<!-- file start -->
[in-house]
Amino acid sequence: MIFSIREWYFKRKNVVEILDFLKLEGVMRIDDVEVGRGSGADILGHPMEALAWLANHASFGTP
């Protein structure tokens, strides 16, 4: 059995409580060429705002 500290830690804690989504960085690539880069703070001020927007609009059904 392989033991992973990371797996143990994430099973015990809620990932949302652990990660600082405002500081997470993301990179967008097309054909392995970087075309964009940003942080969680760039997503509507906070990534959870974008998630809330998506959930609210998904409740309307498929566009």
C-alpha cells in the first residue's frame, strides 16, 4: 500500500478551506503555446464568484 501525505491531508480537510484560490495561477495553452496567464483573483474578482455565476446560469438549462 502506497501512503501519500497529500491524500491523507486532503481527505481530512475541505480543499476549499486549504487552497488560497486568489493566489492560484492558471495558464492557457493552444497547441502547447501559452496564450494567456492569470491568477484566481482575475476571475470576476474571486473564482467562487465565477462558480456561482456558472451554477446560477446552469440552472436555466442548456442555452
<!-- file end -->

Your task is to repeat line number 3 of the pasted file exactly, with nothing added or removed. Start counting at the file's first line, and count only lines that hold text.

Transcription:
């Protein structure tokens, strides 16, 4: 059995409580060429705002 500290830690804690989504960085690539880069703070001020927007609009059904 392989033991992973990371797996143990994430099973015990809620990932949302652990990660600082405002500081997470993301990179967008097309054909392995970087075309964009940003942080969680760039997503509507906070990534959870974008998630809330998506959930609210998904409740309307498929566009």